A: Living here in this absolute paradise. When you stop getting excited about seeing an animal, any animal, it’s time to leave. I still get excited, after so many years, about the very same thing. Sometimes I’ll pass that giraffe driving to work, and I still think it’s absolutely amazing that I get to be so close to it, in the wild, just like that. Then I tell myself, I can just do this every day and other people pay lots of money for it! The other thing I absolutely love about my job is meeting people. I can count on one hand how many “bad” guests we’ve had over many years. We get the most incredible people coming here, people who bring something into my life, all of them impacting my life in some way.

One of many priceless game sightings at Kitara

Q: Who were your most unusual guests?

A: I can’t think of anyone in particular. A lot of our guests are return visitors, even the ones coming from far away. For instance, there is a group of doctors from Michigan that comes here every year, after working for a nonprofit doing aid work in the surrounding villages. When they’re all done, they come here to Kitara to relax. You also meet other unusual people in our line of work. When we managed a lodge in Namibia, in a very remote place in the Caprivi Strip, our owner had to negotiate some issues with the induna [a chief] concerning land use and the employment of locals. He used to meet with him regularly, always under a lone baobab tree.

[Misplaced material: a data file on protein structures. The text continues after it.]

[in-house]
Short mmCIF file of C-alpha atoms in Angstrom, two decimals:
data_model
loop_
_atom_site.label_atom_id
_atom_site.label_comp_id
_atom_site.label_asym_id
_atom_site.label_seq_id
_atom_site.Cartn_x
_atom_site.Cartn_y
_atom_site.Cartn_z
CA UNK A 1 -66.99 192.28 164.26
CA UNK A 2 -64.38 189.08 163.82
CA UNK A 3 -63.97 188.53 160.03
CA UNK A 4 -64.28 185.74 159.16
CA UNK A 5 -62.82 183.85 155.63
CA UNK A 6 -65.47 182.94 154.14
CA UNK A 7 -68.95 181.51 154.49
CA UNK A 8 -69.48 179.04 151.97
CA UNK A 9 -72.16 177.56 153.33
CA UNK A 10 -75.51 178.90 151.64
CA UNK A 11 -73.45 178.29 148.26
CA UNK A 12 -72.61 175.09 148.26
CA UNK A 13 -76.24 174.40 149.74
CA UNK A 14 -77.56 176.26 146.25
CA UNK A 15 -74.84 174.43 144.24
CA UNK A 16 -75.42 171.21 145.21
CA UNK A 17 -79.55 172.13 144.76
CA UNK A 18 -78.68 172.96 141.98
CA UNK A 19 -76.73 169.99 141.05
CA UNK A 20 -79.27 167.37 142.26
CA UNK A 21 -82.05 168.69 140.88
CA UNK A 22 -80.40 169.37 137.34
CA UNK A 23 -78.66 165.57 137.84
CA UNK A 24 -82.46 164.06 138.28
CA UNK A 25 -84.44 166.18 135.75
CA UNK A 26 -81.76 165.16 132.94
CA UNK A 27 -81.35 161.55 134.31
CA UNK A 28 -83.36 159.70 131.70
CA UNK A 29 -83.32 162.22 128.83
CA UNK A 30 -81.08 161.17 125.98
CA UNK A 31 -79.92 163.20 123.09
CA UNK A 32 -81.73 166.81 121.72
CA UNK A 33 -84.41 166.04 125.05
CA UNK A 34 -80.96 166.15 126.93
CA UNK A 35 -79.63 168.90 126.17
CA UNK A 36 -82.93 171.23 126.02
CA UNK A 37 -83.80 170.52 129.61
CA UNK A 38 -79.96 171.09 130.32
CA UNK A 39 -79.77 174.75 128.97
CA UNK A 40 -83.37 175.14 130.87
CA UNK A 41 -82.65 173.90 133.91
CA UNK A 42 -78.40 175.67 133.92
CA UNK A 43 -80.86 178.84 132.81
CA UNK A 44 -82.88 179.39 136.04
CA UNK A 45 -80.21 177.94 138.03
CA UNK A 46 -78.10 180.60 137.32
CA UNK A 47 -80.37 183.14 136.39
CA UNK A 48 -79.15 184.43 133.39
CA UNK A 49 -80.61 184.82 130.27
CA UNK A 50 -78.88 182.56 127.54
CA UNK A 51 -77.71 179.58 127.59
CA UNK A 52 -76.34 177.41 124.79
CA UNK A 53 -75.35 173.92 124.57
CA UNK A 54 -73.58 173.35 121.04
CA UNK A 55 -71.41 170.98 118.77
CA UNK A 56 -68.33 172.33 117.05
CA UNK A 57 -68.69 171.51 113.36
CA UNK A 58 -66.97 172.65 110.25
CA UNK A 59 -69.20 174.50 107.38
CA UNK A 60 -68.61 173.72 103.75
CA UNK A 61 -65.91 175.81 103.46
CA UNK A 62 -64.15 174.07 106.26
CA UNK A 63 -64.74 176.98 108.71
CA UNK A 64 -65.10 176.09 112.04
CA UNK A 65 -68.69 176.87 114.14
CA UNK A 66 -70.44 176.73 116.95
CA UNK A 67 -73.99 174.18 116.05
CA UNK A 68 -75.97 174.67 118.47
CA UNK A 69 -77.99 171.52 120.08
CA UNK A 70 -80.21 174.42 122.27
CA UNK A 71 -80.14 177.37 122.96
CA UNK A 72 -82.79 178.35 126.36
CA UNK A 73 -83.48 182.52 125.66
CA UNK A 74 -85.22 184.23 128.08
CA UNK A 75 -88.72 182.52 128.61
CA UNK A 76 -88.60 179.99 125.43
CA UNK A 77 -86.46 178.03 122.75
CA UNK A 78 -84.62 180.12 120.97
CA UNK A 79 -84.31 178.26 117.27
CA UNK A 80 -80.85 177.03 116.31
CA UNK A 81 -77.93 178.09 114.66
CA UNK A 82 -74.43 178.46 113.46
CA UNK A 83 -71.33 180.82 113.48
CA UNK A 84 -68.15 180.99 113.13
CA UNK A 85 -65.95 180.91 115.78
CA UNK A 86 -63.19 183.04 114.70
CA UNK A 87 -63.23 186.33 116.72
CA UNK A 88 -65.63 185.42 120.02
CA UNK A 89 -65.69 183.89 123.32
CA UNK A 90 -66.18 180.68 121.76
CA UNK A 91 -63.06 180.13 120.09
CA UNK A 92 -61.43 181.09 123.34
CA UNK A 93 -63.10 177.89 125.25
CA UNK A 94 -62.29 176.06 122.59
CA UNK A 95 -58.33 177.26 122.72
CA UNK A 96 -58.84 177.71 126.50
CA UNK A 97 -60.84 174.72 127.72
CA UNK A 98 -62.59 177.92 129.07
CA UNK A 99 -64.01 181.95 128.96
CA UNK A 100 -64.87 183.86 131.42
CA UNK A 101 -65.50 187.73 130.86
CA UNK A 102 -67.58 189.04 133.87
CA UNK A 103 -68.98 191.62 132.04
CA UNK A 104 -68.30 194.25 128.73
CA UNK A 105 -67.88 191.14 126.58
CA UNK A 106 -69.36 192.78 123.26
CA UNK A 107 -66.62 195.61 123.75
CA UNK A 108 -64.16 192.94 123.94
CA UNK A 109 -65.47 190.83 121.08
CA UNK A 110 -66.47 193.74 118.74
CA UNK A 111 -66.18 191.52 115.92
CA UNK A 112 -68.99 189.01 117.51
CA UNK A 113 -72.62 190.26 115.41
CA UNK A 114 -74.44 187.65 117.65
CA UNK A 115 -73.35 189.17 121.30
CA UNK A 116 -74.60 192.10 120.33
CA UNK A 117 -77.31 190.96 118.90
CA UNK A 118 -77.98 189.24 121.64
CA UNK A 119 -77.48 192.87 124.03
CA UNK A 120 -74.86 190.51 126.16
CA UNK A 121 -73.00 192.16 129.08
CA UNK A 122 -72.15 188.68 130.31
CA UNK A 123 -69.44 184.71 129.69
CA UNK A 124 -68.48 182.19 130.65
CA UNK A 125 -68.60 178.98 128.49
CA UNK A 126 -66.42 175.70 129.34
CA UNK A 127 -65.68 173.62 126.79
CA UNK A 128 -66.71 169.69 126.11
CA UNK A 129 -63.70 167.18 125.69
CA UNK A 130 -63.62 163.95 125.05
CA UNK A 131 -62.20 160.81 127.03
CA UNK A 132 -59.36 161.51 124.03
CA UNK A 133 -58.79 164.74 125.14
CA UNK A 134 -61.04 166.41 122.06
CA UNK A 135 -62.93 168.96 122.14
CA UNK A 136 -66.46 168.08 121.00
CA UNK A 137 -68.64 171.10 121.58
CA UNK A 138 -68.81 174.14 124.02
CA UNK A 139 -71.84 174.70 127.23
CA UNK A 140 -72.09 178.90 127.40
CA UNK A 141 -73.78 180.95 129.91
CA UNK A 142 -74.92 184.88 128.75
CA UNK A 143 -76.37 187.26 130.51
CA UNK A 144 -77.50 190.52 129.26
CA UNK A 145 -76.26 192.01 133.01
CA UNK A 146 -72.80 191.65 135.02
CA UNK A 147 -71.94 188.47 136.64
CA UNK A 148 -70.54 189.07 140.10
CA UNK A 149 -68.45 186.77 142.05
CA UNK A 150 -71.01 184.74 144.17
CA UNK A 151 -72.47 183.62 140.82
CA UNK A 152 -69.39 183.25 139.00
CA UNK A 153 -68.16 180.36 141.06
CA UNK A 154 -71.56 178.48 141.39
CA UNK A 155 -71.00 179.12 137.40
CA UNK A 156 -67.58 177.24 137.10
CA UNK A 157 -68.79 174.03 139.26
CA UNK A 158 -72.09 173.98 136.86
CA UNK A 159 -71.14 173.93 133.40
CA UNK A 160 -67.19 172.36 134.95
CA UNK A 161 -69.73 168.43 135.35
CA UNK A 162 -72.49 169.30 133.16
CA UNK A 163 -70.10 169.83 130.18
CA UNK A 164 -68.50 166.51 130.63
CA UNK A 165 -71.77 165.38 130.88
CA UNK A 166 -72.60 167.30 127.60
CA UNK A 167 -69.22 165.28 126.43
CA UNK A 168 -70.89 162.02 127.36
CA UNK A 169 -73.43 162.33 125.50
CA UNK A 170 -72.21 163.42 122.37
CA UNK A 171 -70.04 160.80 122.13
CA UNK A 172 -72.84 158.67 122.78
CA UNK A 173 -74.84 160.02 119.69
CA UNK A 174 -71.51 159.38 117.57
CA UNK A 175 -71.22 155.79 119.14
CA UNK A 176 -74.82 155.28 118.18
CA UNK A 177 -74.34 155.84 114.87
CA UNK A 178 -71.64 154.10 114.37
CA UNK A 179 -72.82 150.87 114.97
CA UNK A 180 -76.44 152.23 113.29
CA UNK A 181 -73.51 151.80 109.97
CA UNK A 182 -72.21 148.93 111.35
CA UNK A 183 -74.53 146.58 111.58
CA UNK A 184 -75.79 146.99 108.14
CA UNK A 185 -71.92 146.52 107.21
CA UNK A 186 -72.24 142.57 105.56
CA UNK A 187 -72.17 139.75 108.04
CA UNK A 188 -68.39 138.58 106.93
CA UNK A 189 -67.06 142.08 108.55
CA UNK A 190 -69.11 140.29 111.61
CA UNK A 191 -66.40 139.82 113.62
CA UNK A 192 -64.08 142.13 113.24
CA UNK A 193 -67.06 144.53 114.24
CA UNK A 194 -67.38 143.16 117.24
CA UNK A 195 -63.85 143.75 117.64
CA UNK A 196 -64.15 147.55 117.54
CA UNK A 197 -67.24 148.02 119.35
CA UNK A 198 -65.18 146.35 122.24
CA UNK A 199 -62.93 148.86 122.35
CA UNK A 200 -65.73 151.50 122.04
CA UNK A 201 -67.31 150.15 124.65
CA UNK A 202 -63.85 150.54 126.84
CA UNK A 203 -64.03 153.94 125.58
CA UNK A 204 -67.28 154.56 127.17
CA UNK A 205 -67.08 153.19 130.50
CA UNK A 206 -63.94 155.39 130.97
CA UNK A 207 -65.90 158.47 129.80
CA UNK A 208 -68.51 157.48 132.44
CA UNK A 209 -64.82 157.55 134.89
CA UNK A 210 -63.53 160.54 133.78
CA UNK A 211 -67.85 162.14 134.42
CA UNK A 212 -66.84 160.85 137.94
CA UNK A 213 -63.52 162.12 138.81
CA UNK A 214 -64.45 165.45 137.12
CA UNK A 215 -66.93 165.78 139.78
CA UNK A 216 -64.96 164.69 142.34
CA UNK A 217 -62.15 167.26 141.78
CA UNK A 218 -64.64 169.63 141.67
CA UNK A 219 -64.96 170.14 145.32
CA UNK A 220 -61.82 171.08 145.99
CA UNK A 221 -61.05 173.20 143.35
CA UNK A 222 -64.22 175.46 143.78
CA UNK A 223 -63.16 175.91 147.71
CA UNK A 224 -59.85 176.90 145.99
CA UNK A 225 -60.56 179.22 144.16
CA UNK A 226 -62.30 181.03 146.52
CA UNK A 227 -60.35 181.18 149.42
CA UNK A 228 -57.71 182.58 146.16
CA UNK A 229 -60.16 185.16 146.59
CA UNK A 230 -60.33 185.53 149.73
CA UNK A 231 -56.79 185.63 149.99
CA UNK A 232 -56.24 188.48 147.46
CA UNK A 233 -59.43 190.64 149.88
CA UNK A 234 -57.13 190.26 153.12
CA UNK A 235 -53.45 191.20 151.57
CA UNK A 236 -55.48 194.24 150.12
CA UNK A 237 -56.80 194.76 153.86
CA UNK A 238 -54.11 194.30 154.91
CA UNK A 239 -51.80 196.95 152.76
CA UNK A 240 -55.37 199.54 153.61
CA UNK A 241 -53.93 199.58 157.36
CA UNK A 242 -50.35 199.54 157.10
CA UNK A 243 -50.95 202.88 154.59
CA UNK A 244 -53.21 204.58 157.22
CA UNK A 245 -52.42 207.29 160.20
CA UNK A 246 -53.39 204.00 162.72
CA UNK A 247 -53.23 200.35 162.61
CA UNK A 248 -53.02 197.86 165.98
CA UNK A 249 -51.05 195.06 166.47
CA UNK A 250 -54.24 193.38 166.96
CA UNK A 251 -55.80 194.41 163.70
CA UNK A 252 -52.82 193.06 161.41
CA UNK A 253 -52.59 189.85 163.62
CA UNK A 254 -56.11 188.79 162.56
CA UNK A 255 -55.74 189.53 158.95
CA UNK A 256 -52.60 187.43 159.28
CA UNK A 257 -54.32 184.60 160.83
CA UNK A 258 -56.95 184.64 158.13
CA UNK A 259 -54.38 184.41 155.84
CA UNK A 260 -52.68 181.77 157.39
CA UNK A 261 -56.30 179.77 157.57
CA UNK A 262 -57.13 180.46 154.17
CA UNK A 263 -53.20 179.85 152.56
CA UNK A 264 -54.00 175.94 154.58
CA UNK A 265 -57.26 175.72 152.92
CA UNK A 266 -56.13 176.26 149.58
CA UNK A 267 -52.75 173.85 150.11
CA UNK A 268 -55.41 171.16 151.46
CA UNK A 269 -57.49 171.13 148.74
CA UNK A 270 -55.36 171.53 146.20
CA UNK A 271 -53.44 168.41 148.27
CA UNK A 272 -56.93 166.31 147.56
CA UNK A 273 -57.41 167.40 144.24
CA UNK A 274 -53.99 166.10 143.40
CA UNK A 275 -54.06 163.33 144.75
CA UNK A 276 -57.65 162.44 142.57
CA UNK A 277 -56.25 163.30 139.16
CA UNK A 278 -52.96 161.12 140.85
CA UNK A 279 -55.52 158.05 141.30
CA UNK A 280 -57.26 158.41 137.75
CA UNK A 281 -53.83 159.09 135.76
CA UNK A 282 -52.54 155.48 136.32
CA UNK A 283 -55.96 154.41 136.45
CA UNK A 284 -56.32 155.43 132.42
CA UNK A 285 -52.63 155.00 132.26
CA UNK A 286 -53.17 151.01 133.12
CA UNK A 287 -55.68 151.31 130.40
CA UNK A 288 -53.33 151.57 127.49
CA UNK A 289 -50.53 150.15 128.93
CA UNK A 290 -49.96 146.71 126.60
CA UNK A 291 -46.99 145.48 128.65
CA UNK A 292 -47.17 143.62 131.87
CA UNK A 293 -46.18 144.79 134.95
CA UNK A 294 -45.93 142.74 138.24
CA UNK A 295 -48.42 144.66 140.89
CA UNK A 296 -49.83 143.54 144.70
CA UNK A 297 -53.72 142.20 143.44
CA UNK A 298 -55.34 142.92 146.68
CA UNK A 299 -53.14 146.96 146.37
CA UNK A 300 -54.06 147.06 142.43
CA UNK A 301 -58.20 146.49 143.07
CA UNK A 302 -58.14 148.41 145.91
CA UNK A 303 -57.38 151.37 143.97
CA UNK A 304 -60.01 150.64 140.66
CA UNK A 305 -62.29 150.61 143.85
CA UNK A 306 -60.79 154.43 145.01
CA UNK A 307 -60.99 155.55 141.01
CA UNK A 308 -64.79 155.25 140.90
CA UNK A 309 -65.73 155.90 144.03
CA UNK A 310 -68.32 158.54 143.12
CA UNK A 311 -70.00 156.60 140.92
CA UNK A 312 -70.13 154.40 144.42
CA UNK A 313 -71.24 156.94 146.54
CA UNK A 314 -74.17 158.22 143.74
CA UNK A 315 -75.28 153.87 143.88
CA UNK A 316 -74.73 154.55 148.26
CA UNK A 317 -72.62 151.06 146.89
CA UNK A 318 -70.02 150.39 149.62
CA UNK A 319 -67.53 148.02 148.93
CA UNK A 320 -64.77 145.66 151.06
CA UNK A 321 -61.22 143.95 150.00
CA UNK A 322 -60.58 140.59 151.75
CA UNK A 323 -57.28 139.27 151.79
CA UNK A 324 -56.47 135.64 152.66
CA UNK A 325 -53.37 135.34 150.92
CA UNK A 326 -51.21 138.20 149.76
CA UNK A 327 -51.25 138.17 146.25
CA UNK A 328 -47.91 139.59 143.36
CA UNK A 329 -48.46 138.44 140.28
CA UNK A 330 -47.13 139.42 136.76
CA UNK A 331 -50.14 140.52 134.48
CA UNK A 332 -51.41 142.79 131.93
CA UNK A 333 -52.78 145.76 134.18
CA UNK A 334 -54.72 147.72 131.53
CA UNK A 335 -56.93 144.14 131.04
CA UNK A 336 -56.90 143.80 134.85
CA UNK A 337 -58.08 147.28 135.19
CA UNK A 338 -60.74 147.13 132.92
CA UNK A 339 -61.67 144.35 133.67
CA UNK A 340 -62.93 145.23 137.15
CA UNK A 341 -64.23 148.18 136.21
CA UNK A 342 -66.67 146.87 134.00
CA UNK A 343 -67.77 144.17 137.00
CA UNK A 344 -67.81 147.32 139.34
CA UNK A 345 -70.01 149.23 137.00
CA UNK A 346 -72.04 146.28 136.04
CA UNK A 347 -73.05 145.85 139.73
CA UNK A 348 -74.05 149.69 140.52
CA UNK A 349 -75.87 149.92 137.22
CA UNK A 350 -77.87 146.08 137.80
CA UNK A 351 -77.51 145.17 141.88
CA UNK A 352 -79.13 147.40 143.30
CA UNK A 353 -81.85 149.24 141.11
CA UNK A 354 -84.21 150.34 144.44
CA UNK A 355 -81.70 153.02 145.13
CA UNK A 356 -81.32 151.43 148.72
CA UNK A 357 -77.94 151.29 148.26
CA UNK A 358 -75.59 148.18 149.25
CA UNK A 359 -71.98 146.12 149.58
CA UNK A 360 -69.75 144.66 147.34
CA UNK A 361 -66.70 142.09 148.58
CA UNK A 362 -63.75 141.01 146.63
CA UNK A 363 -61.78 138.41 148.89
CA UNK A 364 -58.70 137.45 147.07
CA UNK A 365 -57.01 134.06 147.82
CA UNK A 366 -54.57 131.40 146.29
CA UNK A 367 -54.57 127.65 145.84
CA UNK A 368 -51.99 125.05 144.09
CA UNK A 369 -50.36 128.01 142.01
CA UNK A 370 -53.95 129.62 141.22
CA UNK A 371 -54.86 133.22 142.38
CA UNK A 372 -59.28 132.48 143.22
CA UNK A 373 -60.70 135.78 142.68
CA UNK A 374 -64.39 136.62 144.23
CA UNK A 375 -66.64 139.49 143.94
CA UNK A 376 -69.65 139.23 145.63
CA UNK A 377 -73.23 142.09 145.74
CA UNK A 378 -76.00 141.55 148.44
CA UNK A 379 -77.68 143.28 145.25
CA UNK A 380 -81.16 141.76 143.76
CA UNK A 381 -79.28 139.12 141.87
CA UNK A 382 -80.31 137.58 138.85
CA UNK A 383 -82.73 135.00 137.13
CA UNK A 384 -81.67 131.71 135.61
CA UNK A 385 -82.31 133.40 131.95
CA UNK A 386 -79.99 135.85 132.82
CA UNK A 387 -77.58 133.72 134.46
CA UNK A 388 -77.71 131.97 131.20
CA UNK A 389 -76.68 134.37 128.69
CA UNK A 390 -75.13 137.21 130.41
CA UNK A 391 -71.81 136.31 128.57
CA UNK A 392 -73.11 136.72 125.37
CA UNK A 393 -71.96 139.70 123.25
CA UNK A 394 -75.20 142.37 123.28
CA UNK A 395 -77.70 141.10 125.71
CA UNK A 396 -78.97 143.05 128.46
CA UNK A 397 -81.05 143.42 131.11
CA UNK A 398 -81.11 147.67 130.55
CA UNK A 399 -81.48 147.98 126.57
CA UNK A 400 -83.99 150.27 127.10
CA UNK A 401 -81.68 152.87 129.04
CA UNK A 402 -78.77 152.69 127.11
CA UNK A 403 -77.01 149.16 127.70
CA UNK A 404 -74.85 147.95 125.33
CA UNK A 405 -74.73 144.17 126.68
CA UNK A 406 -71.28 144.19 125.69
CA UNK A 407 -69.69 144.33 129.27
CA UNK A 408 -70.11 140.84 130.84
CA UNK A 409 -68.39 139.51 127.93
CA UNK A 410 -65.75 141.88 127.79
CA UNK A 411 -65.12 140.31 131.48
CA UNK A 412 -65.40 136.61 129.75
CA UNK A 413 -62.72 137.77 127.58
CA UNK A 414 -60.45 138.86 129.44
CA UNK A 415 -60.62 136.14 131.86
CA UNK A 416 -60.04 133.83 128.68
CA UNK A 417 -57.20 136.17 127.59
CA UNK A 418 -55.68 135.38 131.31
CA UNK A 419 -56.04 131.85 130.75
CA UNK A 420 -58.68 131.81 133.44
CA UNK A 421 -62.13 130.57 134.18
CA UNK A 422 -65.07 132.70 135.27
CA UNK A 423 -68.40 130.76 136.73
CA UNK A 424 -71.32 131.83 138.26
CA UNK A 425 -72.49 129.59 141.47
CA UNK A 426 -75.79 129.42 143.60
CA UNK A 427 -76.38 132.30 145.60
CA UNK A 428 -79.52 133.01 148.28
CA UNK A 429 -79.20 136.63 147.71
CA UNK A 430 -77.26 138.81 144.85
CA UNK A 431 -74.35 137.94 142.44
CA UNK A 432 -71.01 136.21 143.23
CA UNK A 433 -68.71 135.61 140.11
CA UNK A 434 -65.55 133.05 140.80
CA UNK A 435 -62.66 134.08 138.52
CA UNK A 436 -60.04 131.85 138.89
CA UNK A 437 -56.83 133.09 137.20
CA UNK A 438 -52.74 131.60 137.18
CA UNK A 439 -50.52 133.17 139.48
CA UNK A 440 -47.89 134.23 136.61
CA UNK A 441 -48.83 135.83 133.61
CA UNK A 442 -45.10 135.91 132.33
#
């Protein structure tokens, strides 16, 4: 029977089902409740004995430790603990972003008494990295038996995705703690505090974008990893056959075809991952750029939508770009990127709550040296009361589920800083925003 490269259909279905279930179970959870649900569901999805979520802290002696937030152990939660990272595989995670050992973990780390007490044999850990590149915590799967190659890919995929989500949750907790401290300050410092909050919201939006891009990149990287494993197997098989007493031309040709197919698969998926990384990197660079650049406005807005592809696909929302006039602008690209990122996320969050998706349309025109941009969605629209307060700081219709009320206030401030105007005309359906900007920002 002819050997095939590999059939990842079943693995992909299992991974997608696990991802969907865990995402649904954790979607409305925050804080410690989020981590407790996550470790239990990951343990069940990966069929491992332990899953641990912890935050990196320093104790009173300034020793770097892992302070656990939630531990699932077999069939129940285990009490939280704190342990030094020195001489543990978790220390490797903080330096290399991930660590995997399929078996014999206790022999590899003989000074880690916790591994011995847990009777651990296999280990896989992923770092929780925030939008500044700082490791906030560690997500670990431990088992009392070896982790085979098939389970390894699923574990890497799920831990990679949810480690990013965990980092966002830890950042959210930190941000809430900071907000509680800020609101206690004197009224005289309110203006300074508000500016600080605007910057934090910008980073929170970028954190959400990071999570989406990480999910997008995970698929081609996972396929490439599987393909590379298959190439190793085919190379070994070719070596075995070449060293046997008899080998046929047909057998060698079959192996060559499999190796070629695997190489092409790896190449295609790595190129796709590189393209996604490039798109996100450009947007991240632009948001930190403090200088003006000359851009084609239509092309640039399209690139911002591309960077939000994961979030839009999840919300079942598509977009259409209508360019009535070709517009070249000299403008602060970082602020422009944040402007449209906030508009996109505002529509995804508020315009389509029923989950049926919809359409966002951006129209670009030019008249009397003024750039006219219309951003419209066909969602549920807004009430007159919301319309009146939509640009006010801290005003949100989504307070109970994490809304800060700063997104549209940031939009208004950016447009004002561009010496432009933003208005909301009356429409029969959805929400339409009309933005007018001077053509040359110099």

Q: Have you ever felt scared out here in the bush?

A: I’ve never felt scared from a safety point of view, but I do have enormous respect for some of the animals, particularly elephants. They sometimes climb up the retainer wall into camp [getting around the electric wire designed to keep them out] and waltz straight through camp, making sure they stay on the tiles, somehow aware that the wooden pool deck wouldn’t support them. Then they go up the stairs and into the garden, where they pretty much wreck the fish pond and the surrounding trees. We try to chase them away, but sometimes they get in when no one is in camp, and always at night. Then again, elephants are also useful – we never have any trouble finding firewood, because there are so many dead branches everywhere. We’ve also had buffalo, hippo, leopard, and lots of monkeys in our camp. Not to mention snakes and scorpions.

Show and tell in the bush - Donovan showing us a tortoise

Q: Could you ever imagine going back to city life?

A: We do experience it during our 2-week breaks, mostly in Johannesburg, and it usually doesn’t take long for the noise and chaos, the people and the traffic to grate on our nerves and exhaust us. Then I realize that the longer we stay in the bush, the more at peace my soul is.

I’ll conclude my interview with this image, a soul at peace. Isn’t that what we all strive for? I can't help but admire two people who seem so perfectly happy with the life they've chosen. Or rather, not just happy, but exhilarated. And now the question beckons: Would it be for me?